Conflicting details continue to emerge in the case of the U.S soldier accused of killing 16 Afghan civilians.
U.S. Army Staff Sergeant Robert Bales has been portrayed as a loving husband and father by his friends and family, but the details of his alleged shooting rampage paint a different picture.
Photographs of the victims and several accounts of the late-night killing spree have been broadcast by the media and posted on the Internet for the world to see.
But Bales has not said anything publicly about the case.
Lead defense attorney John Henry Browne will meet with Bales on Monday. The meeting will hopefully shed some light on what factors may have played into the shootings.
"This case has political ramifications. It has legal ramifications. It has social ramifications. So you couldn't really imagine a bigger case," Browne said.
Bales is being held in solitary confinement at the high security military prison in Fort Leavenworth, Kansas. Charges are expected to be filed against him this week. He could face life in prison or the death penalty.
New details show the troubled side of the Army sergeant. He had a few run-ins with the law for assault charges and was also involved in a hit-and-run.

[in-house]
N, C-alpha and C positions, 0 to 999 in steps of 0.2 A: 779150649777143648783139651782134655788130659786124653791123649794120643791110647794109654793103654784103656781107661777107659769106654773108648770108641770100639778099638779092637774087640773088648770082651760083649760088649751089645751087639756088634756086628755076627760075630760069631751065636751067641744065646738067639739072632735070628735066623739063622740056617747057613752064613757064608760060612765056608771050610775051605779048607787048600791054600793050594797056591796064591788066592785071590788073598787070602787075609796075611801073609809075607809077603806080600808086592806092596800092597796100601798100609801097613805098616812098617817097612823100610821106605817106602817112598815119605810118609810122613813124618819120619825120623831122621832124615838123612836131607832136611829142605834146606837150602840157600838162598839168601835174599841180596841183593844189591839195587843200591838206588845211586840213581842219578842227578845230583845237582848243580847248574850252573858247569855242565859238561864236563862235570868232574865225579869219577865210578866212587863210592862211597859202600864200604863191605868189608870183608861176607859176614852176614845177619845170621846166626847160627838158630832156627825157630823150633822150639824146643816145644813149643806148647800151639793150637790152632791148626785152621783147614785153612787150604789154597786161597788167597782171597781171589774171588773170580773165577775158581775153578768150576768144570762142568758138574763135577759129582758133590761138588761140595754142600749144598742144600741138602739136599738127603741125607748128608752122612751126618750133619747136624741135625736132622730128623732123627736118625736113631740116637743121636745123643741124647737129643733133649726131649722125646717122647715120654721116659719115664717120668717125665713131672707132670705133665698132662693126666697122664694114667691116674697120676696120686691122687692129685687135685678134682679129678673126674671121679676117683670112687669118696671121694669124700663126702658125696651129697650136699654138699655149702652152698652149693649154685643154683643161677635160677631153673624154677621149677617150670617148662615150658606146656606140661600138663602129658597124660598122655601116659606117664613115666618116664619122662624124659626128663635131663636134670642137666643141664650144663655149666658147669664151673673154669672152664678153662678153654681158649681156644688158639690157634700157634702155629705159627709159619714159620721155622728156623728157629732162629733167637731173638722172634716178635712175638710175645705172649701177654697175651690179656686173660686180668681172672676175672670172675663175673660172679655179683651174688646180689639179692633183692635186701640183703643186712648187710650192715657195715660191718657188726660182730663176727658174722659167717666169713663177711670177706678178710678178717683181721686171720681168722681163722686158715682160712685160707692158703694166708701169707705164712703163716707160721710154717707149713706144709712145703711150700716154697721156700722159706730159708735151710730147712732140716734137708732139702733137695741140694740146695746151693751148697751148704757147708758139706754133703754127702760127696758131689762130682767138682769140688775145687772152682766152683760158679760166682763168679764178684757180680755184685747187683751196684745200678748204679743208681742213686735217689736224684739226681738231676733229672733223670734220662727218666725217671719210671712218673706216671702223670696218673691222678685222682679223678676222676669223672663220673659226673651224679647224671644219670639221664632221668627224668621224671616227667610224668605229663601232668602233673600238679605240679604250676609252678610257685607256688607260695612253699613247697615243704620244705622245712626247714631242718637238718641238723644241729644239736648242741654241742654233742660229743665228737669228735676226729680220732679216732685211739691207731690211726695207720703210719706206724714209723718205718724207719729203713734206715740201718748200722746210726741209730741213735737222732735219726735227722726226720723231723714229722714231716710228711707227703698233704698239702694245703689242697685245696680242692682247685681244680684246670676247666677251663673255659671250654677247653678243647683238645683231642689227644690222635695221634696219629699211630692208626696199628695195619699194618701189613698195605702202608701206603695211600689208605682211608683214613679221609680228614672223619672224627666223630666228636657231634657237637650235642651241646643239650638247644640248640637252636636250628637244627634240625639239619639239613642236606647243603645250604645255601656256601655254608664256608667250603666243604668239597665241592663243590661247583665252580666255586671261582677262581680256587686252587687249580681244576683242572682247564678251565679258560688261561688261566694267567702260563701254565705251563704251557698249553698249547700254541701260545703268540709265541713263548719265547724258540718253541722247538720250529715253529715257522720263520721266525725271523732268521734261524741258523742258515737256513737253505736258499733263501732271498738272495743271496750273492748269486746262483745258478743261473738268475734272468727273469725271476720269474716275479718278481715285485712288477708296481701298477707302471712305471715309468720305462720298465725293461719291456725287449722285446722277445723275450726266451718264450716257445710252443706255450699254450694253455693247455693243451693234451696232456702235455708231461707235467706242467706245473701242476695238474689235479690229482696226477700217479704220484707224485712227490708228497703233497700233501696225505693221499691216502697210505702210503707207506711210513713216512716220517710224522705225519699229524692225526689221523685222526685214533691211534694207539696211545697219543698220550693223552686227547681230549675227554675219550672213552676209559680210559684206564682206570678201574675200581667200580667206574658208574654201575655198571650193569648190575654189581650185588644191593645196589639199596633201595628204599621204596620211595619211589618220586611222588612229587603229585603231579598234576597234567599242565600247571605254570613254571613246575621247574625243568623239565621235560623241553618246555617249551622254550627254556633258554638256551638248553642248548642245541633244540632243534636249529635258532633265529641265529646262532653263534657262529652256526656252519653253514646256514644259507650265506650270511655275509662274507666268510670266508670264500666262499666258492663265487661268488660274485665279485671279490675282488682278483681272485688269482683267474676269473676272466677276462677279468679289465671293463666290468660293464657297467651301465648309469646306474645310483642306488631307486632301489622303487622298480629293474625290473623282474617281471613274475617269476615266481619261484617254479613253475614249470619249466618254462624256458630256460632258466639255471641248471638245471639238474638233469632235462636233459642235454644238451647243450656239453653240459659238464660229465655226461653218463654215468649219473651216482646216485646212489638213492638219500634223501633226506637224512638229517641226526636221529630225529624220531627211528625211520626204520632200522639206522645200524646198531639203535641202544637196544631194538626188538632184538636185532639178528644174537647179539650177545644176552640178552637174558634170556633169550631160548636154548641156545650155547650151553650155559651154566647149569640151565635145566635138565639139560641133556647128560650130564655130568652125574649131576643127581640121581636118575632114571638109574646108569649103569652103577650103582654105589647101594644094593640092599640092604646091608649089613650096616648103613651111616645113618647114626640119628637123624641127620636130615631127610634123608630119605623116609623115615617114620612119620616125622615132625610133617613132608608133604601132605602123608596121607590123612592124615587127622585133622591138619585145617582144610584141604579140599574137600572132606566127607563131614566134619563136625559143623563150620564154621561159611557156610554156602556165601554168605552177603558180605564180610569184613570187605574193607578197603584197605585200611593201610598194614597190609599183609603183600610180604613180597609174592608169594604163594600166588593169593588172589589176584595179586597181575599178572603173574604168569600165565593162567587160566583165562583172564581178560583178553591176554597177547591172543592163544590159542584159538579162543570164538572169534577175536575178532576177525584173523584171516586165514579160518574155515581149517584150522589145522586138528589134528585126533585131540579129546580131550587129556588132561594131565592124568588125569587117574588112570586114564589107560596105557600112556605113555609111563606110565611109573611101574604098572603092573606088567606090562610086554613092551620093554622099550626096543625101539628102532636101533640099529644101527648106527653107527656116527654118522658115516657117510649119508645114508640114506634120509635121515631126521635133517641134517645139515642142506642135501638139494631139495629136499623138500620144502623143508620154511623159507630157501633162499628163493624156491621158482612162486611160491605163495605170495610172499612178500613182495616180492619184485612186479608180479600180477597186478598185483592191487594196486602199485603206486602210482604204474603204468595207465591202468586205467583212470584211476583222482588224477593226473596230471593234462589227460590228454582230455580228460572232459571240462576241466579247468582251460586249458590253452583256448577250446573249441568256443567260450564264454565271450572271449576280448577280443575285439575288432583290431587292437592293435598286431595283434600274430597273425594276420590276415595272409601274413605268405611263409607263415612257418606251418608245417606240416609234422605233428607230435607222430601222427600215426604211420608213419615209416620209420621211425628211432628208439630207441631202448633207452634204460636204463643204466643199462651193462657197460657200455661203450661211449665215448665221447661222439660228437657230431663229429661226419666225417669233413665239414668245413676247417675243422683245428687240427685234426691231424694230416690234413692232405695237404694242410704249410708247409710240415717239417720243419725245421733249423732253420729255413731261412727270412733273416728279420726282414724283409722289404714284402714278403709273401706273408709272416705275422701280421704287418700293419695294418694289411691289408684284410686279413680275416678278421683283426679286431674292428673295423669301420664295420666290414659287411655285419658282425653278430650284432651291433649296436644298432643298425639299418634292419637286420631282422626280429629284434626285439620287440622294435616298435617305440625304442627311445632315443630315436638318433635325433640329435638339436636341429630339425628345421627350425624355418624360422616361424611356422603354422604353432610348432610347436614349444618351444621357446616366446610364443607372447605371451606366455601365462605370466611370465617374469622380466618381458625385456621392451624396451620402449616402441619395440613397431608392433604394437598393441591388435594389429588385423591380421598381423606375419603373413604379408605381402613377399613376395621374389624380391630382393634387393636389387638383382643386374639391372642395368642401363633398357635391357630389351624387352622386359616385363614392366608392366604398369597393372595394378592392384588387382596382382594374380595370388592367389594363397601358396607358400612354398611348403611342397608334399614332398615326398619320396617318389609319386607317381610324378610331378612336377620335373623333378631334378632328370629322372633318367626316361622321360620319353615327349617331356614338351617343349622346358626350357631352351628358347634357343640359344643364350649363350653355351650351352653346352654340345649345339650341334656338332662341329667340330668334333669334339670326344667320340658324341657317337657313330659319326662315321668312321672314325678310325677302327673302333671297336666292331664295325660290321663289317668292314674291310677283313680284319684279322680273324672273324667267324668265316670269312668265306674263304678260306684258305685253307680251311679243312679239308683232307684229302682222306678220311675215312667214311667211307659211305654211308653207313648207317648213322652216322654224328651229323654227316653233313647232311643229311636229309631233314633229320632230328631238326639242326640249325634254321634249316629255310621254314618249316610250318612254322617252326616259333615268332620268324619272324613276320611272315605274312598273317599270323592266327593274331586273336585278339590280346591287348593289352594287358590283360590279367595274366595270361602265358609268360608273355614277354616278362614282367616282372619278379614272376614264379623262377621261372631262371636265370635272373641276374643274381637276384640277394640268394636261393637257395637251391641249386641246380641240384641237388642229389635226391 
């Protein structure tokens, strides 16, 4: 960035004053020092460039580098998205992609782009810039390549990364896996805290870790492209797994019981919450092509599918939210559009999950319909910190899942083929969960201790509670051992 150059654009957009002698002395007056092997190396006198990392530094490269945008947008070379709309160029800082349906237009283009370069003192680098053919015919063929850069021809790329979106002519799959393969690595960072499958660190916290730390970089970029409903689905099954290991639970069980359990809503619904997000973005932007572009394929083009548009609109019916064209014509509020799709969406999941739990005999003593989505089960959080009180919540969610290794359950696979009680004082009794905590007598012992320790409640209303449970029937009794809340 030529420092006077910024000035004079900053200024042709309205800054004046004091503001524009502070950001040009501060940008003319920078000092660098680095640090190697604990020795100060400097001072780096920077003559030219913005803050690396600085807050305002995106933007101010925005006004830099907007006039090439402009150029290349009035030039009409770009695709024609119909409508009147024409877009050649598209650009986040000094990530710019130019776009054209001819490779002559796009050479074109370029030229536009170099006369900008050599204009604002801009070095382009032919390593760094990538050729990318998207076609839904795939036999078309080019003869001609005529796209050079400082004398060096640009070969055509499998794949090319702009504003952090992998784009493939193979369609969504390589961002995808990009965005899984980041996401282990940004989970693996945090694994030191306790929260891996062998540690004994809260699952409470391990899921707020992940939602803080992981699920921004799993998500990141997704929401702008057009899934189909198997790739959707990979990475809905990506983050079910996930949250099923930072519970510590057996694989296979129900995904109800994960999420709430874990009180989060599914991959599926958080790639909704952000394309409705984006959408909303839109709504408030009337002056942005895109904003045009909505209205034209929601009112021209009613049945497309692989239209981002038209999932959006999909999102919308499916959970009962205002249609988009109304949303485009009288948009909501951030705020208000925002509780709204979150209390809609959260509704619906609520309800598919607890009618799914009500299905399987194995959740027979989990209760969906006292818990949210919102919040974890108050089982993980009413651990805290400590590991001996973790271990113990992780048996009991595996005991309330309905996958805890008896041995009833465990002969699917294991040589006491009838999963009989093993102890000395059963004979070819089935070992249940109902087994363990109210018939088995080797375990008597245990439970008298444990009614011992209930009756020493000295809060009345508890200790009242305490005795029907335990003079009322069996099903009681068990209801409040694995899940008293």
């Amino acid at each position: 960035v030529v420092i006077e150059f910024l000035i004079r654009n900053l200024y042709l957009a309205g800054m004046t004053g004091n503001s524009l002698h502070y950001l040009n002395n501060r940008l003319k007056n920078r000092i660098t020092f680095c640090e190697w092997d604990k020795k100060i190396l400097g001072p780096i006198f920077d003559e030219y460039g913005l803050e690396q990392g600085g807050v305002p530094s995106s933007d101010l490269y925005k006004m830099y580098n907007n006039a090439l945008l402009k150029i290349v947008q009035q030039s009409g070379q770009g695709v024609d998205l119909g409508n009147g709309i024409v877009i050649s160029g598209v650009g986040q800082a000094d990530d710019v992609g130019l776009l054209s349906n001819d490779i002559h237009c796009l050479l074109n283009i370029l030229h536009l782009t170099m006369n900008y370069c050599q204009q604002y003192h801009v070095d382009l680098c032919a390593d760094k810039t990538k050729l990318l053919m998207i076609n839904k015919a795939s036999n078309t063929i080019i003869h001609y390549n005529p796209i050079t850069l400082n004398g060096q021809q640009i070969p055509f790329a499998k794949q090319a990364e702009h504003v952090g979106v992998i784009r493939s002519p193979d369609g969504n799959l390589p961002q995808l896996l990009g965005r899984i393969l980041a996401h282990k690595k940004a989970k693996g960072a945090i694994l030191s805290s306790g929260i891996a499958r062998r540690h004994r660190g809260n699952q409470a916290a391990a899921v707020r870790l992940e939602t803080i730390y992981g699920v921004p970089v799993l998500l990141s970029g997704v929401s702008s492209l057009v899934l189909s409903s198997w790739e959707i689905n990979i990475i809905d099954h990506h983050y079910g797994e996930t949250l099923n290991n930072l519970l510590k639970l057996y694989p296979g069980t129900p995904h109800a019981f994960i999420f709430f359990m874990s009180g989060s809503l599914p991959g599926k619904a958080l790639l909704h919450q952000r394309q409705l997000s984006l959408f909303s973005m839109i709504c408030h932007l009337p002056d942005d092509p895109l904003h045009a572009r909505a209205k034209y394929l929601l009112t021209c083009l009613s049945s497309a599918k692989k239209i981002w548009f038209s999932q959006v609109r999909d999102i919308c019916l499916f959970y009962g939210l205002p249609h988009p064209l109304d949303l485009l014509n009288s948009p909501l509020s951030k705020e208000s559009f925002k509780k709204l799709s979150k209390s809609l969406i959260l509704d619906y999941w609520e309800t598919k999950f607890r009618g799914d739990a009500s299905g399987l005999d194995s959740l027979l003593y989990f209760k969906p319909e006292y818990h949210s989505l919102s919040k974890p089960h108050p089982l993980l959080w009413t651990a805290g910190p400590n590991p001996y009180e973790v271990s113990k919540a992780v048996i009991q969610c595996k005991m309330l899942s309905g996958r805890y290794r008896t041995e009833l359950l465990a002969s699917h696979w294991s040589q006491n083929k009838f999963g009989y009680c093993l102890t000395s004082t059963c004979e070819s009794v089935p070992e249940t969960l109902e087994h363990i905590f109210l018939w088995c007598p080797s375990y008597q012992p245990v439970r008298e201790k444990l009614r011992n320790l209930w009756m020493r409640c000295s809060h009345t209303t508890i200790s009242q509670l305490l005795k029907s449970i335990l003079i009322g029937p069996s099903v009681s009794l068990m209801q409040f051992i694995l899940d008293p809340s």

Those incidents resulted in Bales being ordered by the court to take anger management classes.
A blog post by his wife suggests he was frustrated after he was passed over for a promotion.
The defense is expected to argue that the Army sergeant was not in a healthy mental state, suffering from Post Traumatic Stress Disorder after four tours of duty and two injuries.
"Everybody who has had three or four deployments to the Middle East is going to have some form of PTSD," Browne said.
"PTSD could be a mitigating circumstance that could cause a jury to determine that the death penalty is not appropriate," explained Charles Gittens, a military law expert.
It's too soon to know what route Bales defense team will take, but experts say getting an acquittal by arguing PTSD is unheard of in military court.
Bales family said they are "stunned" and "heartbroken," but they will stand behind the man they know as a "devoted husband, father, and dedicated member of the armed services."